Managing Challenging Behaviors

Changes in the brain in advanced stages of HIV infection can produce behavioral changes that are challenging to manage. Hyperactivity, impulsiveness, anger/agitation, manipulation and general forgetfulness are among some of the behaviors persons with HIV may exhibit. It is important to keep in mind that these behaviors are generally not personal attacks against caregivers.

Disinhibition may occur along with cognitive changes. The ability to distinguish inappropriate from appropriate behavior is lost, and the person says or does whatever is on his/her mind, lacking the awareness of how it is perceived by others. For example, Monique reaches across the table and takes John's dessert off the plate and proceeds to eat it without realizing that this is inappropriate.

Manipulative behaviors can have an impact on caregivers. A client may ask several people the same question not acknowledging the repetitiveness because of impaired memory. In contrast, the client may purposefully engage in manipulative behaviors by going from one person to the next in an attempt to have a desire fulfilled. Misrepresenting what one staff member said may manipulate another staff member to provide the desired effect. For example, some days John approaches the social worker and asks for a cigarette after being told by the nurse that he was not allowed to smoke at this time. John explains to the social worker that the nurse said it was OK for him to smoke. He asks if the social worker would give him a cigarette because the nurse is too busy.

This chart will help you determine the influencing factors which may contribute toward behaviors that are difficult to manage. After identifying "triggers" to certain behavior(s), strategies can be implemented to modify and/or eliminate undesirable reactions.(Perez, Proffitt, Calkins, 2001)

a. Terrel exhibits verbal outbursts of anger.

a. Monitor the who, what, when, why of the situation.
b. Record on the tracking form the circumstances revolving around each episode of behavior.
c. Try to find a pattern - Terrel displays agitated behaviors one hour after breakfast.

a. Gather information from family about past patterns of behavior. - Terrel's mother said the he was never a "morning person". His best time of day was early evening.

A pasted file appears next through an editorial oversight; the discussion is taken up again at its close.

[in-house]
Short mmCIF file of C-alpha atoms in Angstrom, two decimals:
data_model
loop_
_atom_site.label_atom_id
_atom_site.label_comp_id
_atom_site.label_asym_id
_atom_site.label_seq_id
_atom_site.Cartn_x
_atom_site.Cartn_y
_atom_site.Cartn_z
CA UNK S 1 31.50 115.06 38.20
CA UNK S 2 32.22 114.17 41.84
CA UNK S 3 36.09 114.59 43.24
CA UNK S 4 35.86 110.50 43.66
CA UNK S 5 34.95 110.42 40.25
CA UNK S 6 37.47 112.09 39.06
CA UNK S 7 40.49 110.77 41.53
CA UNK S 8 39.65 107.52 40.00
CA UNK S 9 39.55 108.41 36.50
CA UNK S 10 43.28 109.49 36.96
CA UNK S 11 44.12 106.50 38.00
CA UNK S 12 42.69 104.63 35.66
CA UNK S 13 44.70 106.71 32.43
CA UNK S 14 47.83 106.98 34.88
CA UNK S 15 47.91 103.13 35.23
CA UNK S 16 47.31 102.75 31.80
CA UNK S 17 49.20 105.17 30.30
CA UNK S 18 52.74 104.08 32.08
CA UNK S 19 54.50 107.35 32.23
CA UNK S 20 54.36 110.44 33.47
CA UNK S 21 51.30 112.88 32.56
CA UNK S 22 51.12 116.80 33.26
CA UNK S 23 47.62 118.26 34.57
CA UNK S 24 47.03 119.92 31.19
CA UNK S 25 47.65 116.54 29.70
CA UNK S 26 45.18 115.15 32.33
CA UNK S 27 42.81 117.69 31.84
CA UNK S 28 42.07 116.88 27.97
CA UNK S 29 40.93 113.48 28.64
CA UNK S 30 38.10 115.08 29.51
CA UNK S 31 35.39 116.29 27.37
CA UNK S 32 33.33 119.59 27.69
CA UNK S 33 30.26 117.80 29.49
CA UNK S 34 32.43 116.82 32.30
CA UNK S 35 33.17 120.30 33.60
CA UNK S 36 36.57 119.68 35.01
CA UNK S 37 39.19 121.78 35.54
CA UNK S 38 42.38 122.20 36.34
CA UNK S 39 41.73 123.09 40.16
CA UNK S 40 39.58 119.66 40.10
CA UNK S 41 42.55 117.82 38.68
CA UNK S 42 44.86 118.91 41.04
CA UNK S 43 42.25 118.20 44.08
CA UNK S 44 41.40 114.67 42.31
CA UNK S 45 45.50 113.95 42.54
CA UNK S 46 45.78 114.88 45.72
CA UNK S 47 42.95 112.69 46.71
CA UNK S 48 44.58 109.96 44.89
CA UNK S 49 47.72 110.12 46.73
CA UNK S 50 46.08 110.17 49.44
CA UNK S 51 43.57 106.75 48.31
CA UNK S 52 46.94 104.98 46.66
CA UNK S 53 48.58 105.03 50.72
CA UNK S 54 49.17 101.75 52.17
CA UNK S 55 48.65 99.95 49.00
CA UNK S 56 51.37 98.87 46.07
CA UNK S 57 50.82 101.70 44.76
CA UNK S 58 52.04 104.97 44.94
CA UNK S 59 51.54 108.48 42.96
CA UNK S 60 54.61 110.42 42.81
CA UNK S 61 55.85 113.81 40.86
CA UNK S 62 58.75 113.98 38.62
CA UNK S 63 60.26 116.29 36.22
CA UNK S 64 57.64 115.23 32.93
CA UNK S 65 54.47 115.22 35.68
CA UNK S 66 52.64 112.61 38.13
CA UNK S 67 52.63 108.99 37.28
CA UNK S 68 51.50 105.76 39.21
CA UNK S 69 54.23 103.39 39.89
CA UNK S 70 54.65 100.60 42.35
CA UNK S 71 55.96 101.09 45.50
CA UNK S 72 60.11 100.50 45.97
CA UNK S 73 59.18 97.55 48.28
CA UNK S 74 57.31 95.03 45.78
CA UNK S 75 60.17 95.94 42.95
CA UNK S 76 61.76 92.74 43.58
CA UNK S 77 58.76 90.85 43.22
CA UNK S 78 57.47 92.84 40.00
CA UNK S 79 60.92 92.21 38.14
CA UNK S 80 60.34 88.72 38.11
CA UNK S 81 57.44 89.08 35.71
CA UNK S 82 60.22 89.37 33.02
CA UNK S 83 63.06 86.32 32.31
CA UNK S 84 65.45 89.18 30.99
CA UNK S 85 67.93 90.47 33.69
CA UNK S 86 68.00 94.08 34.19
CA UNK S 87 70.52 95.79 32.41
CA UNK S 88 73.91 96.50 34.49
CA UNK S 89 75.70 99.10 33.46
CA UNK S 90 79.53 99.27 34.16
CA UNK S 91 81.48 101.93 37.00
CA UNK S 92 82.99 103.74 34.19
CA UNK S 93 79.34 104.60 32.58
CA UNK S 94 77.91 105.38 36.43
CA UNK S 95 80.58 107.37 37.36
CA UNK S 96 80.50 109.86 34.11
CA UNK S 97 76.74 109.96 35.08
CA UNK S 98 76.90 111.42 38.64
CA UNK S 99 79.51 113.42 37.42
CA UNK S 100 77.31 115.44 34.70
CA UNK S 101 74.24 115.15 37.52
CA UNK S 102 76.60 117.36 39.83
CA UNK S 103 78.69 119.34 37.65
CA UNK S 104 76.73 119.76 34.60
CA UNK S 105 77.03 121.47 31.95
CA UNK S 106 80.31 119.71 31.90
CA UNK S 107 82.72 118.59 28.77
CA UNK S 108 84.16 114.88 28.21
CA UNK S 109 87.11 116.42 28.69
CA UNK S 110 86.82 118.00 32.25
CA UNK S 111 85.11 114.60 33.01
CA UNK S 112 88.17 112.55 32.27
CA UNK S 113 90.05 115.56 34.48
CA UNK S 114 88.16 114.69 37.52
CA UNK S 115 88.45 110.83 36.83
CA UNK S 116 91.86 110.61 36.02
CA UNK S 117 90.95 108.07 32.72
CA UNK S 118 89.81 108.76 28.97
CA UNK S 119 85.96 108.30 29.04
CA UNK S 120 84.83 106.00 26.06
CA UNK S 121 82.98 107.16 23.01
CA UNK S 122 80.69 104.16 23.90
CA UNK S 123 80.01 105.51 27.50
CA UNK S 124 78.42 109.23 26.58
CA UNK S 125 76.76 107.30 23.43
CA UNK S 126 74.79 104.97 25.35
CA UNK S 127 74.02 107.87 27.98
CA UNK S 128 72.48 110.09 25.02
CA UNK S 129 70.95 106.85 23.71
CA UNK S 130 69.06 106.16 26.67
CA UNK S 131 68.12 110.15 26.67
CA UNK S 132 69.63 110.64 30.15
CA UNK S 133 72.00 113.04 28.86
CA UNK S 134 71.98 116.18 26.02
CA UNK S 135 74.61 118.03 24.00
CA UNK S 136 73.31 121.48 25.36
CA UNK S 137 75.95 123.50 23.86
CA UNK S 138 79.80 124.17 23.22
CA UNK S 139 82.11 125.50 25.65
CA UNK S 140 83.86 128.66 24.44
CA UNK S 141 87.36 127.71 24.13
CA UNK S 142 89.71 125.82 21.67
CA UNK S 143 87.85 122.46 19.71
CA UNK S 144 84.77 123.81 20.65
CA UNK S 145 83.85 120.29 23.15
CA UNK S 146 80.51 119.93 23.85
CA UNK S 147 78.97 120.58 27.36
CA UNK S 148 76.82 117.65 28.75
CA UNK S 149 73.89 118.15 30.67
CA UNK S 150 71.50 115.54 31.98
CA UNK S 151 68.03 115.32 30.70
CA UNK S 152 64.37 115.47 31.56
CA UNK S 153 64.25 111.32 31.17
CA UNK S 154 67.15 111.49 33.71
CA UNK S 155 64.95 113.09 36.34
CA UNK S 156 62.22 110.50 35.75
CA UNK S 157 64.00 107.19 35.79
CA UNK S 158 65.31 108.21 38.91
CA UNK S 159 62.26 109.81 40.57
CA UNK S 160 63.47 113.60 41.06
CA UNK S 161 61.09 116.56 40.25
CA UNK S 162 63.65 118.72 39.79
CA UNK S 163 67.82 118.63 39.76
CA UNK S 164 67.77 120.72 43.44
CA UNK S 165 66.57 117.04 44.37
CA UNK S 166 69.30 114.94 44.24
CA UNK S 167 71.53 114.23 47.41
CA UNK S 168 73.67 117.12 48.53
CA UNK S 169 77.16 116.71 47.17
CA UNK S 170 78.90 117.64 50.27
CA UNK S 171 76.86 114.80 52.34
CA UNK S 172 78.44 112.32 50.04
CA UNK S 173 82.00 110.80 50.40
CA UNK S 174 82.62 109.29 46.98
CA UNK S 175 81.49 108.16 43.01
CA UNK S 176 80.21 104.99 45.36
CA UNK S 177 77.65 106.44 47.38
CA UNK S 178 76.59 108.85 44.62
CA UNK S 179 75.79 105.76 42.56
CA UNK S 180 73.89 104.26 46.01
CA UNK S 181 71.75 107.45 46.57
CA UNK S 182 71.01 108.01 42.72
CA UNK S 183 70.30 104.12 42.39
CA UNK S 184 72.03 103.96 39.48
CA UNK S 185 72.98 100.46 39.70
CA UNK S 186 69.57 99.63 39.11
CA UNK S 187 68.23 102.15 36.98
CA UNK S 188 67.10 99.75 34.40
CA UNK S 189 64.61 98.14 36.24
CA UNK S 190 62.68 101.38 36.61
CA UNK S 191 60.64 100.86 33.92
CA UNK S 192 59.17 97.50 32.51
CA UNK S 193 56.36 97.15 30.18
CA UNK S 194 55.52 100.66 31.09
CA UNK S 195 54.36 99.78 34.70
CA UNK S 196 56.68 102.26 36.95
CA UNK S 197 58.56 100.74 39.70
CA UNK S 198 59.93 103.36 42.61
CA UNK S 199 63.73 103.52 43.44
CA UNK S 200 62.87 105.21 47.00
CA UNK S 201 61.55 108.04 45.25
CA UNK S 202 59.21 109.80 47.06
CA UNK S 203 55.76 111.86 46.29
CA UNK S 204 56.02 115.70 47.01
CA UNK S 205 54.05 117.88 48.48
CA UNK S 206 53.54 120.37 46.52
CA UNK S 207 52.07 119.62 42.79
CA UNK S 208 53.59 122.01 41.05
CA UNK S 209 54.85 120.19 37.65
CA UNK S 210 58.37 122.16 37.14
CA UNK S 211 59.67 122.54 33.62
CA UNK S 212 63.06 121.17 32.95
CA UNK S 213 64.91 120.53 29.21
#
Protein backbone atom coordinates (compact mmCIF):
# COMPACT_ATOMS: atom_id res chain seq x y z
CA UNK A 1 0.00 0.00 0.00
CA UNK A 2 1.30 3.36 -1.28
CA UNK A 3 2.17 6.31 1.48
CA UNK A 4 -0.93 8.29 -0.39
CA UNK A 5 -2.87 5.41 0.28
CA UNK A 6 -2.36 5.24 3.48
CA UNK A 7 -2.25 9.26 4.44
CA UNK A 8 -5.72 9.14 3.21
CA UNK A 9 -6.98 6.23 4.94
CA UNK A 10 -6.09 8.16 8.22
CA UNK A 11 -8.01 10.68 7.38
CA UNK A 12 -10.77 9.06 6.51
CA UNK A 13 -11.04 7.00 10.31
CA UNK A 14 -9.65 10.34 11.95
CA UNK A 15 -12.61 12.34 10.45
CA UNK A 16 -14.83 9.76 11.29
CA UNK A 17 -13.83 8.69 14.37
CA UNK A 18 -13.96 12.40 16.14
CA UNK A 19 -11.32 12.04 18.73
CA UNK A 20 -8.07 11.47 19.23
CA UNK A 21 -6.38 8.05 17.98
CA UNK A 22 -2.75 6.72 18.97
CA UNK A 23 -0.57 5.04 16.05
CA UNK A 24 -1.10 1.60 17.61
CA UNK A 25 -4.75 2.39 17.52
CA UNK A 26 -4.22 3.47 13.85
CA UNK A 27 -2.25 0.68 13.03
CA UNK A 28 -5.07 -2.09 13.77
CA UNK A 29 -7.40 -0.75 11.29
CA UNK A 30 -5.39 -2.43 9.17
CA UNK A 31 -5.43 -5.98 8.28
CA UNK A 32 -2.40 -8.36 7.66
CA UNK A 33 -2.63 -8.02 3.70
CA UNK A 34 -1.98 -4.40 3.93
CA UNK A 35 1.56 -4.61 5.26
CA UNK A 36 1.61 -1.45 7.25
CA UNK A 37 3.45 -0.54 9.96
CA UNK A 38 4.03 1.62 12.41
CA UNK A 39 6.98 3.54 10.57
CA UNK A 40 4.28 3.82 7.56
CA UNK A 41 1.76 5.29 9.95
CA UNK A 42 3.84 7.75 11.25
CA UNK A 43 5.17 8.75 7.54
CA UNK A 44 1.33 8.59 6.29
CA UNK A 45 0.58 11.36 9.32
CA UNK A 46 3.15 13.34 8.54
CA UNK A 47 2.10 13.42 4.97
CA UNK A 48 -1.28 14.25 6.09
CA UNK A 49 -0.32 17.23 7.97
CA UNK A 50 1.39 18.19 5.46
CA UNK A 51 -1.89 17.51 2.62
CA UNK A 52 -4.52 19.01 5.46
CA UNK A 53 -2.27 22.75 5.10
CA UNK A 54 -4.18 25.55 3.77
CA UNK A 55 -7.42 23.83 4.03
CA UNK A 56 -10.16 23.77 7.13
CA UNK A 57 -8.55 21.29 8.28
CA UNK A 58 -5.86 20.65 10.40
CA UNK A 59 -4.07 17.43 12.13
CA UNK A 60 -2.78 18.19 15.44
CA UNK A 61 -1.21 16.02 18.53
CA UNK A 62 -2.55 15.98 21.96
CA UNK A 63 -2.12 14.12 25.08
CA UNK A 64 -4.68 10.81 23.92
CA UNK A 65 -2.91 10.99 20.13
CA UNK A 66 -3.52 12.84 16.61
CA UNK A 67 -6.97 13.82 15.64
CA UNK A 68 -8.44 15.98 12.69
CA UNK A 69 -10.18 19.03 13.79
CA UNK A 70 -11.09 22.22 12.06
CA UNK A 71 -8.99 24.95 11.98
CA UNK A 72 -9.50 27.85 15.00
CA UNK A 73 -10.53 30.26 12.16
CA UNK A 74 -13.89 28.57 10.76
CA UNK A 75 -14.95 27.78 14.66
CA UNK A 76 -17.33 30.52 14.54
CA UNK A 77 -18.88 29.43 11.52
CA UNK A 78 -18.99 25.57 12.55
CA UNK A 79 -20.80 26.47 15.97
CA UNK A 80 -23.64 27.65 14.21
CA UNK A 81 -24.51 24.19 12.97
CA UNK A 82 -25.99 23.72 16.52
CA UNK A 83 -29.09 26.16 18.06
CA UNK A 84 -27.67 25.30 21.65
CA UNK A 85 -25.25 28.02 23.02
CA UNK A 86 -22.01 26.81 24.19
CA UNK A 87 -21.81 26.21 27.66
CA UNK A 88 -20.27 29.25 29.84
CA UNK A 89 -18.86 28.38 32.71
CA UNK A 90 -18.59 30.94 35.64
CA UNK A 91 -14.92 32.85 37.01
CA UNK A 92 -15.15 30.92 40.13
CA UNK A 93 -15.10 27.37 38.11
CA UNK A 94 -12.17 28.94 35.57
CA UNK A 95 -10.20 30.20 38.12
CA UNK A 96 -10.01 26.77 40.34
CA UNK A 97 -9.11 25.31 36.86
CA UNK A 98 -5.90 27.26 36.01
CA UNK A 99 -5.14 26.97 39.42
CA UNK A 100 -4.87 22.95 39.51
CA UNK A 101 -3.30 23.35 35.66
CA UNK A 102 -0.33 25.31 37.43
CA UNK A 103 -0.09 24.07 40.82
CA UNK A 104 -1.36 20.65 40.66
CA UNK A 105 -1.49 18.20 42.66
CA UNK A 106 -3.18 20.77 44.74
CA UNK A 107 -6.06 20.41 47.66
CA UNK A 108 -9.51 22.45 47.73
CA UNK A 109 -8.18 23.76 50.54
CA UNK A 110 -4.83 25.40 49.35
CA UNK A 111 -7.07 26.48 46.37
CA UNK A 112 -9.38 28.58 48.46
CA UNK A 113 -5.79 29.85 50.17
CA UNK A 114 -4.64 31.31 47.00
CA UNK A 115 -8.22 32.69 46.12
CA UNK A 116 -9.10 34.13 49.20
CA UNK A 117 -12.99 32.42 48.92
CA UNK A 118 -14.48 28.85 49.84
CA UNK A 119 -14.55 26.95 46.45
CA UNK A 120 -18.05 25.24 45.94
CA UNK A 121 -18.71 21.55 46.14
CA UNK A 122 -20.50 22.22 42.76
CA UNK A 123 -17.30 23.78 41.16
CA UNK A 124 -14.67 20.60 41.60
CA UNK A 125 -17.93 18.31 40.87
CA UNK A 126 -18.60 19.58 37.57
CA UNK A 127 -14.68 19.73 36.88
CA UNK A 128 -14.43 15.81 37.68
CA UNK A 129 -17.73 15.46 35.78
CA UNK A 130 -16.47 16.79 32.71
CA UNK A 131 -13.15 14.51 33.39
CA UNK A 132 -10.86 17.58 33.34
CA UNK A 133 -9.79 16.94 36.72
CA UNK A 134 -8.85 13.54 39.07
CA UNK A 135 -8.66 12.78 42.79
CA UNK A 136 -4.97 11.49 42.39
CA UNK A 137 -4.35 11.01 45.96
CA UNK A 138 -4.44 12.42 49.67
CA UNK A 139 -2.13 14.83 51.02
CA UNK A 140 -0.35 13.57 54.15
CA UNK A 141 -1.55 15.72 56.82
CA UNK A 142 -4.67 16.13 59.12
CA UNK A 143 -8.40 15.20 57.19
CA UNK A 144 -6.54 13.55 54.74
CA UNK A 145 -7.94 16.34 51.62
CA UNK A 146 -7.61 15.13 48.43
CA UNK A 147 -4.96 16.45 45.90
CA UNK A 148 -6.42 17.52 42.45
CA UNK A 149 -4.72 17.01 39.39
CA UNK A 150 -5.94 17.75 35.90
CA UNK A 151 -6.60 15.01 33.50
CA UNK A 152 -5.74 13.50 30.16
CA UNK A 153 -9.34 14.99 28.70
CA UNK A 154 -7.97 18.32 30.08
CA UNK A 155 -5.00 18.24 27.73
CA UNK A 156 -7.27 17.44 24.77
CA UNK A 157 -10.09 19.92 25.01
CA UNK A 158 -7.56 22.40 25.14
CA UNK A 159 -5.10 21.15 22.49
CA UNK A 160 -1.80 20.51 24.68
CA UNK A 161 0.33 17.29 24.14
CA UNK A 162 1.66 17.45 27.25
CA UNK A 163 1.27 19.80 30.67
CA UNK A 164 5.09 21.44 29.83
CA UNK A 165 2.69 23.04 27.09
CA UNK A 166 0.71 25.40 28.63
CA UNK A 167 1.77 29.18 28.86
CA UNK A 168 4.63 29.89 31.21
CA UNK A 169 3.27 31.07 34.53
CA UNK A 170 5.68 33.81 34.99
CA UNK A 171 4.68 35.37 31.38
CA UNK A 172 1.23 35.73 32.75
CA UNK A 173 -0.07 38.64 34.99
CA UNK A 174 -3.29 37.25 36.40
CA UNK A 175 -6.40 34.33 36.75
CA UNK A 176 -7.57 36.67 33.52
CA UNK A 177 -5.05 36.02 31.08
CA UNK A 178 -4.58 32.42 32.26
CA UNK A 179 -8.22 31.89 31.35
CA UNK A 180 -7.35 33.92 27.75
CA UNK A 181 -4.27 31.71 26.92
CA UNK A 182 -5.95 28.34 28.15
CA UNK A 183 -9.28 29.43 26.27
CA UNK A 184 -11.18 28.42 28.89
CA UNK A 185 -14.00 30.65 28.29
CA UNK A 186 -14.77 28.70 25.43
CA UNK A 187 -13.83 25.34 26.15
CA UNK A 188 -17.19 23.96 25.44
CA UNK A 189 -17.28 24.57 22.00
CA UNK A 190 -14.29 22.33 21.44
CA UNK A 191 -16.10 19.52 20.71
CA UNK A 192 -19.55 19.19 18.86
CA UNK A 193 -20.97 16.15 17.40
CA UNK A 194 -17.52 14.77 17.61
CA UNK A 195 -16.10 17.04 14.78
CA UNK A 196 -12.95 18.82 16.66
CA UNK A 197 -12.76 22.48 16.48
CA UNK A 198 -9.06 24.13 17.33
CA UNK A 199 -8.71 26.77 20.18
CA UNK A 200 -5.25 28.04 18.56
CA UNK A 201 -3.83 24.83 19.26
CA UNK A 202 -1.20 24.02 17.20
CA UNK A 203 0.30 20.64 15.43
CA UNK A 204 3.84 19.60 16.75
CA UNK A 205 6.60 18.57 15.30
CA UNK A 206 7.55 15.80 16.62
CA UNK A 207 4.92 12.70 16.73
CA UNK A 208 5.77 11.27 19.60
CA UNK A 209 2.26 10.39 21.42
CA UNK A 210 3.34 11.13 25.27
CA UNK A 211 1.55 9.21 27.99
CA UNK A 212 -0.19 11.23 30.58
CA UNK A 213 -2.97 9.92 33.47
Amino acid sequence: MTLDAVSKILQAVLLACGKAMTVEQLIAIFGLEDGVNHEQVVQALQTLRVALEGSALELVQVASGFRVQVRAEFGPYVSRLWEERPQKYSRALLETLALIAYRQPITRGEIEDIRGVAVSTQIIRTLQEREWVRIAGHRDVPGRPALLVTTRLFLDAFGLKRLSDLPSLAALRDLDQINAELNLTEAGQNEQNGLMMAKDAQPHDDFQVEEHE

a. Meet with the group of people responsible for Terrel's care.

a. Decide which strategy will work the best, discuss the strategy with staff/caregivers, and implement it.
b. Allow Terrel to lie down for 1 hour after breakfast and hold conversation to a minimum.

a. If your plan is not producing the desired outcome, begin the tracking process again. Terrel still exhibits angry behaviors even after a rest in the morning.

The following is a behavior tracking form to monitor and log each behavior that is being observed.

Behavior Tracking Form
Behavior Being Monitored:
(Client's name)
(Location where behavior occurred)
(Describe what the client is doing and the happenings in the surroundings)
(What is your impression of the client's behavior)


























Other effective strategies to help manage challenging behaviors:

* Develop a written contract ("This is what I expect from you and this is what I will provide to you"). Each party will sign it and adhere to it.

* Daily memory book (a log of important care issues to refer to when needed).

* Help the individual identify triggers that elicit undesirable behaviors.

Whether the behaviors are a result of HIV infection, depression, mental illness, drug or alcohol abuse or a reaction to medications, it is important to realize that individuals with these issues may exhibit inappropriate behaviors directed toward caregivers and others. Providing caregivers with insight into the nature of these behaviors can provide effective coping strategies.

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